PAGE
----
This piece includes three important tips for playing improvised guitar solos, all of which are things that I find myself telling my students quite often. That’s because all three of them are simple concepts that can be tricky to actual a habit of implementing, but are pretty easy to do when you find yourself thinking about them. If these tips are new to you or something that you otherwise feel like you could stand to work on, I recommend trying to focus on each of the three tips on at a time and doing so until you feel pretty comfortable in your ability to do each one on its own. Then try putting them all together.
Tip 1: Listen To Yourself!
Something I encounter quite often when teaching is a student who comes up with a lick or a line that’s pretty great as they improvise, but then follows with a phrase that’s entirely unconnected to what came before it. That’s because they aren’t listening to themselves as they play. Instead they are simply going from one lick that they perfected during their practice time to another, without too much thought as to how the individual pieces fit together as a whole.
We all do this sometimes. We lean back on our couch with an unplugged guitar in our lap, idly picking through some of our go-to licks while our attention is focused on the new episode of What We Do In The Shadows playing on the TV. There’s nothing wrong with doing this in our passive playing time, but however, it can often lead to an unfortunate practice that I like to call Autopilot Soloing.
Autopilot Soloing is when you solo without really thinking about what you’re playing, just shifting from over-used lick to the next without really offering anything new from that particular solo. What I described above as happening with some of my students is an example of Autopilot Soloing. Every guitar player who has ever soloed more than once is almost certainly guilty of Autopilot Soloing at some point in their lives.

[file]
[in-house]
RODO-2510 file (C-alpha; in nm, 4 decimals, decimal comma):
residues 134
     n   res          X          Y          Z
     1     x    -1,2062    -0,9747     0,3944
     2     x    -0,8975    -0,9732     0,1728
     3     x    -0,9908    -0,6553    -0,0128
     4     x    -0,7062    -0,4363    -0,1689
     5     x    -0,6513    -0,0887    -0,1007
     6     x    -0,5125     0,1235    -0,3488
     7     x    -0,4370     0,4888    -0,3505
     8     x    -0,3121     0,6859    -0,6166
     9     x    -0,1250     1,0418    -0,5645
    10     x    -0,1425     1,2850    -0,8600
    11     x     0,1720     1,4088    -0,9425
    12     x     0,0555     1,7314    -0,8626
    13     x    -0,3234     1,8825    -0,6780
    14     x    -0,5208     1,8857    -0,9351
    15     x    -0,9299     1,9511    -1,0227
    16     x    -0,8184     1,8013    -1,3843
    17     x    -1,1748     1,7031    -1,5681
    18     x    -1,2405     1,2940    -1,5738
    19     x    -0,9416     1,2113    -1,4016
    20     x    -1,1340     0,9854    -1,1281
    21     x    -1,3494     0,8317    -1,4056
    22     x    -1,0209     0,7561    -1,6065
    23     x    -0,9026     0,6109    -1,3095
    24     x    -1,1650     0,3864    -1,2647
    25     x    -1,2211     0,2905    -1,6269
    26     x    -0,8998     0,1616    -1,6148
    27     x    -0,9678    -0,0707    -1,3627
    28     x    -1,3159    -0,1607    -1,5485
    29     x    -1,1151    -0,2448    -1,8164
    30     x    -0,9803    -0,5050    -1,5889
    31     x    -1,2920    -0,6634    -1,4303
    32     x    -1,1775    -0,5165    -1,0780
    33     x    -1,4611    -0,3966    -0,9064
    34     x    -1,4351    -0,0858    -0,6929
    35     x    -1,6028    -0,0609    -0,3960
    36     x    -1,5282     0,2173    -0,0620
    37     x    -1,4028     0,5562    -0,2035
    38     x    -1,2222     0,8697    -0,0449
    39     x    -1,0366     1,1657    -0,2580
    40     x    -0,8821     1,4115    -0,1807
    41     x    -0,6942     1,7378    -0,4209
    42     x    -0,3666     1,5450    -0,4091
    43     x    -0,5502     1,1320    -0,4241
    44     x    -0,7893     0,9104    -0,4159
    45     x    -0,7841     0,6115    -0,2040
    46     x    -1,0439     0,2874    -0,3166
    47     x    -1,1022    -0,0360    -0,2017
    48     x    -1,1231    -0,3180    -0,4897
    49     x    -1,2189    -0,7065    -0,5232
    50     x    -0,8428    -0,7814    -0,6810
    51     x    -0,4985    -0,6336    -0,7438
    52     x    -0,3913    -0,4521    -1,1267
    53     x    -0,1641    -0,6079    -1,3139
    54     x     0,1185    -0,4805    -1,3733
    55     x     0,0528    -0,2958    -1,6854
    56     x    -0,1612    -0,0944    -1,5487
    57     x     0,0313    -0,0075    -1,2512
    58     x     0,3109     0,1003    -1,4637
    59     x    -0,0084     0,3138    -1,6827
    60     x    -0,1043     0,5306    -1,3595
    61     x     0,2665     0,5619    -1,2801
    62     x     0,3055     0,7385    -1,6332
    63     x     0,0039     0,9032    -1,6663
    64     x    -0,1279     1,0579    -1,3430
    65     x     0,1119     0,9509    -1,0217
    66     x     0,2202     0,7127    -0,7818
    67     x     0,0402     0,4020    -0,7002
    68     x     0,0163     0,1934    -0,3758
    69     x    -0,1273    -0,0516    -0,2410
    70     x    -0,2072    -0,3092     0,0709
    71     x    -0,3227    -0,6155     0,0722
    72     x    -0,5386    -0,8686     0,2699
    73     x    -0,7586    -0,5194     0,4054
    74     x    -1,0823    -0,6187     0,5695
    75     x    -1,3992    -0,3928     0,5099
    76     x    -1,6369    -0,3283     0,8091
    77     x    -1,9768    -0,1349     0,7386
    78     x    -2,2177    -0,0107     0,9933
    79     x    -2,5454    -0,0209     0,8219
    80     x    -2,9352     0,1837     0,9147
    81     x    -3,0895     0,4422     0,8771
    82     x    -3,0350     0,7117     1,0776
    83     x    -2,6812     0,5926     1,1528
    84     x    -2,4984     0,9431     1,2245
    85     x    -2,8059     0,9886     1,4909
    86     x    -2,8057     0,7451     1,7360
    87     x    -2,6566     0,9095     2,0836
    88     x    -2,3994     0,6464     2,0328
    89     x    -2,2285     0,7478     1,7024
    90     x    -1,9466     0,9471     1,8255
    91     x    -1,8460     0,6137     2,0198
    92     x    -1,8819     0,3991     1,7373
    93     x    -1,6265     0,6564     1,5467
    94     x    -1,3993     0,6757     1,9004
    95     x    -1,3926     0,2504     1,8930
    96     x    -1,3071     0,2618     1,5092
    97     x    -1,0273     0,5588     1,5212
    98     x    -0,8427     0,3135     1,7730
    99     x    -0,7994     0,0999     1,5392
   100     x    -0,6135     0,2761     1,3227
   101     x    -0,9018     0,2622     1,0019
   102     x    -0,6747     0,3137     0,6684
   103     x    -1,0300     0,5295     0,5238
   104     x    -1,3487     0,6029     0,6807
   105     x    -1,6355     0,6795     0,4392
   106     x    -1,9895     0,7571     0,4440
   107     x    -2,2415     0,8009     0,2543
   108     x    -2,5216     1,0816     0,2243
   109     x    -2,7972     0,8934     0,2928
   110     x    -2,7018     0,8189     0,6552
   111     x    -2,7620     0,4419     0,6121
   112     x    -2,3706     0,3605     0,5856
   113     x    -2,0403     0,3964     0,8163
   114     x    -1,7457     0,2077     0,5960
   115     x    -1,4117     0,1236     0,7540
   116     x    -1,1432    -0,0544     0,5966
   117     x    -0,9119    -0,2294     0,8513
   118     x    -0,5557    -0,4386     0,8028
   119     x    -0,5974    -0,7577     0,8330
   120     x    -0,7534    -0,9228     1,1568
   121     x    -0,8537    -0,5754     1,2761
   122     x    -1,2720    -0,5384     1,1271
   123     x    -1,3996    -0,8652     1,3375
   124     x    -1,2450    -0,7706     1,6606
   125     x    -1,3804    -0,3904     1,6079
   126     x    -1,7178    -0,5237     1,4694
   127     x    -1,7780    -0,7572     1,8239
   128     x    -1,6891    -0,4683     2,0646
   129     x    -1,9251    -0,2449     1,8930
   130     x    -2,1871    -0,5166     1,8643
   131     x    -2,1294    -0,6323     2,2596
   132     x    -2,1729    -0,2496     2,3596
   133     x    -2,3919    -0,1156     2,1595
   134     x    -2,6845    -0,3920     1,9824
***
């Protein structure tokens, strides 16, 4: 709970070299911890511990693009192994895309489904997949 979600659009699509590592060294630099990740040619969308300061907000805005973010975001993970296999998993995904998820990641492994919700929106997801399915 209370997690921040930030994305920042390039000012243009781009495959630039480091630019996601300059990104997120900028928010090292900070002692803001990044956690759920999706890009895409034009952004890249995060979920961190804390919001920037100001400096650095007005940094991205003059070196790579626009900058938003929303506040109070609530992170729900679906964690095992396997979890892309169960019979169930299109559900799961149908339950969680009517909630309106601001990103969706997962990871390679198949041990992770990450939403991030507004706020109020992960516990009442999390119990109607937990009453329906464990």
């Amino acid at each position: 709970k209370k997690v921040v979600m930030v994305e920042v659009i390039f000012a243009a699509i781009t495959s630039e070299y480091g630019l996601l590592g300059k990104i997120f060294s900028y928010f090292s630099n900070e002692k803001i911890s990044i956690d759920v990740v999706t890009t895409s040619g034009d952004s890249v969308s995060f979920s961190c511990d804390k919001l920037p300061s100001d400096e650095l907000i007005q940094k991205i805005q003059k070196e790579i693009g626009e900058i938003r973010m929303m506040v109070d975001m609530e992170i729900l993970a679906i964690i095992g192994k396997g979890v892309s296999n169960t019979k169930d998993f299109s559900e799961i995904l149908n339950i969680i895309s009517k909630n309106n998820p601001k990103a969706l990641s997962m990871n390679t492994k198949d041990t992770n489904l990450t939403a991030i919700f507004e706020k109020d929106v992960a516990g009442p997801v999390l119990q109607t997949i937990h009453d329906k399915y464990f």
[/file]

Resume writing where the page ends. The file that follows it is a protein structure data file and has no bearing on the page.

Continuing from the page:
When I was a teenager, I probably committed more egregious acts of Autopilot Soloing than half the other guitarists in my New York City borough combined, so I certainly get how it happens. But the trouble with Autopilot Soloing is that your solos will come out more or less interchangeable with each other, and without any particular spark to make them special or even particularly musical. But as guitar players, we really owe better both to ourselves and to whomever may be happening to hear us play. Luckily, there is an easy solution if you find yourself falling victim to the cruel grasp of Autopilot Soloing: listen to yourself as you play!
If you actively listen to your solo as you play it the way you would actively listen to your favorite song when it by chance comes on the radio, you can usually stop Autopilot Soloing dead in its tracks. Actively listening to yourself play forces you to be present in the musical moment and expels the spacey indifference that is generally responsible for Autopilot Soloing in the first place. It’ll force you to think about what you’re playing and how it all connects.
This is important because a good solo is more than just a collection of licks; it’s a complete and clever musical statement in its own right. The simple and bitter truth is that you’ll never quite get to that complete and clever musical statement if you live the rest of your guitar soloing life on autopilot.
Tip 2: Breathe!